Receiving a diagnosis of chronic kidney disease (CKD) can be a life-altering experience, triggering a range of emotions and behavioral health challenges. Coping with the emotional impact of this diagnosis is a journey that affects not only patients but also their families and loved ones. In this article, we will:
- Explore some common behavioral health issues faced by individuals with kidney disease.
- Focus on the transition from CKD to end-stage renal disease (ESRD) and the resulting increased risk of depression.
- Discuss the significance of social isolation as a Social Determinant of Health (SDoH) and its implications on emotional well-being.
- Offer tips to help patients and their loved ones manage behavioral health challenges during this difficult time.
At Healthmap Solutions (Healthmap), we understand that addressing behavioral health concerns is critical to improving health outcomes for patients with CKD and ESRD. As part of our Kidney Population Health Management program, all participating patients receive a behavioral health screening and can be referred to one of the behavioral health professionals on our Care Navigation team for support, if needed. We believe it is important for patients and their loved ones to understand that behavioral health plays an extremely important role throughout the kidney disease journey, and experiencing behavioral health issues is normal. Furthermore, there are several actions that patients can take to help manage and alleviate their behavioral health challenges, and Healthmap is here to help.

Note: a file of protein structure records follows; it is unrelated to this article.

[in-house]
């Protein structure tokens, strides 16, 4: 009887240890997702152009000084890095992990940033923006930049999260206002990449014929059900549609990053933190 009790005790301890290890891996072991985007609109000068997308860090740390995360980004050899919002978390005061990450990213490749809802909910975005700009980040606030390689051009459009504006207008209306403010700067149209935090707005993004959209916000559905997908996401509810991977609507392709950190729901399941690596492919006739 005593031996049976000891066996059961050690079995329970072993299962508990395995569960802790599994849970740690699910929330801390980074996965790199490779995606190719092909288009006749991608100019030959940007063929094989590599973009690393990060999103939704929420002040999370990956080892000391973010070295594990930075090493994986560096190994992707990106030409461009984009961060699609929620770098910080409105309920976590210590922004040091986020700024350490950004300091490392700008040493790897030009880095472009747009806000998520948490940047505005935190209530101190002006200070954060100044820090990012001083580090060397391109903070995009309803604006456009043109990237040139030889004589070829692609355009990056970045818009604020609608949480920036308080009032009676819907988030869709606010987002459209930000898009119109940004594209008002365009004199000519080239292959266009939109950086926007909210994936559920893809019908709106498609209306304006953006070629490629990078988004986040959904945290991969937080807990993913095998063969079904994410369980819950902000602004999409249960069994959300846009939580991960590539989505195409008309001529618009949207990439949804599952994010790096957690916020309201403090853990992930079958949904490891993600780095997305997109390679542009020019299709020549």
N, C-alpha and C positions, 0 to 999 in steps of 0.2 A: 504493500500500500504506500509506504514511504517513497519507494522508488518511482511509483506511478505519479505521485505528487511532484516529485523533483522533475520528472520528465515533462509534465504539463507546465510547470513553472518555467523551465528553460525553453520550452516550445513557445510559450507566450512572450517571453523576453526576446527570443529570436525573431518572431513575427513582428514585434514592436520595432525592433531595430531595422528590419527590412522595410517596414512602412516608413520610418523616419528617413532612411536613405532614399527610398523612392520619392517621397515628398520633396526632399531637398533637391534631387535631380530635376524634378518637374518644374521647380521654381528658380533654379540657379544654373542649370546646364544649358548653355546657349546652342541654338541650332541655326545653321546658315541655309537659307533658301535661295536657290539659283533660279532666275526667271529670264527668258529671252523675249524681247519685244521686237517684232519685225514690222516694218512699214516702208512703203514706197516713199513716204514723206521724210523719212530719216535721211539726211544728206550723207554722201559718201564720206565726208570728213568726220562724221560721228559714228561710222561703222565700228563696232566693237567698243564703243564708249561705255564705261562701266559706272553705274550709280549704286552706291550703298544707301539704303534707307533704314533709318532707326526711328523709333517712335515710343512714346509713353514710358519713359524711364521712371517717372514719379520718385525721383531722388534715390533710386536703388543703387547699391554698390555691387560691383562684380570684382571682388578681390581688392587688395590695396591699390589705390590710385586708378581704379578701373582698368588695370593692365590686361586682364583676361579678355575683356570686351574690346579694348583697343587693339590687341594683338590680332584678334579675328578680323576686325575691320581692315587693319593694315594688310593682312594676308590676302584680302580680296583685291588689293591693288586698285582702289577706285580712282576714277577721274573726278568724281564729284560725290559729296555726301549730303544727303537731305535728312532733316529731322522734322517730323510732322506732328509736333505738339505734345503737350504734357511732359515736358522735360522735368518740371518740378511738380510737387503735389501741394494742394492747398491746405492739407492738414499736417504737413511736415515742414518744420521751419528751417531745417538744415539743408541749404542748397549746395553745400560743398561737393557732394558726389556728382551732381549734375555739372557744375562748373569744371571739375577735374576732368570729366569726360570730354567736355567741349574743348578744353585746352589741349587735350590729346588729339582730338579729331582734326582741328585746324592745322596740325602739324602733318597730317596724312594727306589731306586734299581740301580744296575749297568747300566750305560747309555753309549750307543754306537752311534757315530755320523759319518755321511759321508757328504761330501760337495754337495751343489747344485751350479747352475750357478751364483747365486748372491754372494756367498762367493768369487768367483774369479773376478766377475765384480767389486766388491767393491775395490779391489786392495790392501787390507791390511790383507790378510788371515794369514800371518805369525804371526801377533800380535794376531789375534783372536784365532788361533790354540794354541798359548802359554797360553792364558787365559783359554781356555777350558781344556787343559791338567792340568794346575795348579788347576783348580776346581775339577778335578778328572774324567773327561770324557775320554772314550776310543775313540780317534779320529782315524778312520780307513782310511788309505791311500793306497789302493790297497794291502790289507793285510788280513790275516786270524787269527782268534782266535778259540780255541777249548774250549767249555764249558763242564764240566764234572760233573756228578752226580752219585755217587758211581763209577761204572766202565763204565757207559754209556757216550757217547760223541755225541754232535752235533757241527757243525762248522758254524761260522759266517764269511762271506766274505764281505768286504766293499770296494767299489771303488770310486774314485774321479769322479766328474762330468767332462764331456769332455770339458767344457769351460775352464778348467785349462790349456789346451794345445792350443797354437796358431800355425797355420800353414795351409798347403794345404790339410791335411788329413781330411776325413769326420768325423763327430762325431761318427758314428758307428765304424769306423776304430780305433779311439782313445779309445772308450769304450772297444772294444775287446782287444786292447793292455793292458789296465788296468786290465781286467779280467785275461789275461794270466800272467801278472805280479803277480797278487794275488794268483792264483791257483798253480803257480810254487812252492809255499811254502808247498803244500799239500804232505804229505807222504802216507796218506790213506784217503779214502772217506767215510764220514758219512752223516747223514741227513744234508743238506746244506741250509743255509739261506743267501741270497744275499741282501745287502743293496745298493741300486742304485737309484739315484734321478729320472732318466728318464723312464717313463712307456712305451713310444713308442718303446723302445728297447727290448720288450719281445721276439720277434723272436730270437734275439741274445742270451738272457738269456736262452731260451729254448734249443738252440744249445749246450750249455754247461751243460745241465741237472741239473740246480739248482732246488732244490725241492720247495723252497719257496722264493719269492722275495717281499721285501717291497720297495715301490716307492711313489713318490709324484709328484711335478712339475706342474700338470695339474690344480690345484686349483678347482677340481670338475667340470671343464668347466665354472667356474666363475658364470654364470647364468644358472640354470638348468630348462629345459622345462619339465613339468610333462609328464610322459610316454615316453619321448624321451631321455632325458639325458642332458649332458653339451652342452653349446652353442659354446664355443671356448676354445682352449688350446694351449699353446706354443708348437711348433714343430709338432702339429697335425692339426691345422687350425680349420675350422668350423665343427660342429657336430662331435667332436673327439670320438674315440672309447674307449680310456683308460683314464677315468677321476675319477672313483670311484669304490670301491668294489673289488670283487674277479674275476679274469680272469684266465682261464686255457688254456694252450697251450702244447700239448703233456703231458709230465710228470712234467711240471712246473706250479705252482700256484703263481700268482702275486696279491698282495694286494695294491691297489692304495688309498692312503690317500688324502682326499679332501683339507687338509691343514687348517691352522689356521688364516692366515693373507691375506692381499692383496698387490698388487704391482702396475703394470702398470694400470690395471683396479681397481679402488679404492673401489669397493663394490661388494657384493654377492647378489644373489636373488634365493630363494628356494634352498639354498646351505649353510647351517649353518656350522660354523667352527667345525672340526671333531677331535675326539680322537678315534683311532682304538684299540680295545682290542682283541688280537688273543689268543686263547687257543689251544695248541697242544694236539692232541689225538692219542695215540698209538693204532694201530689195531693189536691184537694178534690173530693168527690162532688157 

Loneliness and Depression when Diagnosed with Kidney Disease
The emotional impact of a kidney disease diagnosis can be overwhelming, and feelings of loneliness and depression are common for these patients. The sense of isolation may arise from the uncertainty and fear of the future, as well as the challenges of managing a chronic illness. Patients may struggle to find understanding and support from friends and family who may not fully grasp the complexities of kidney disease.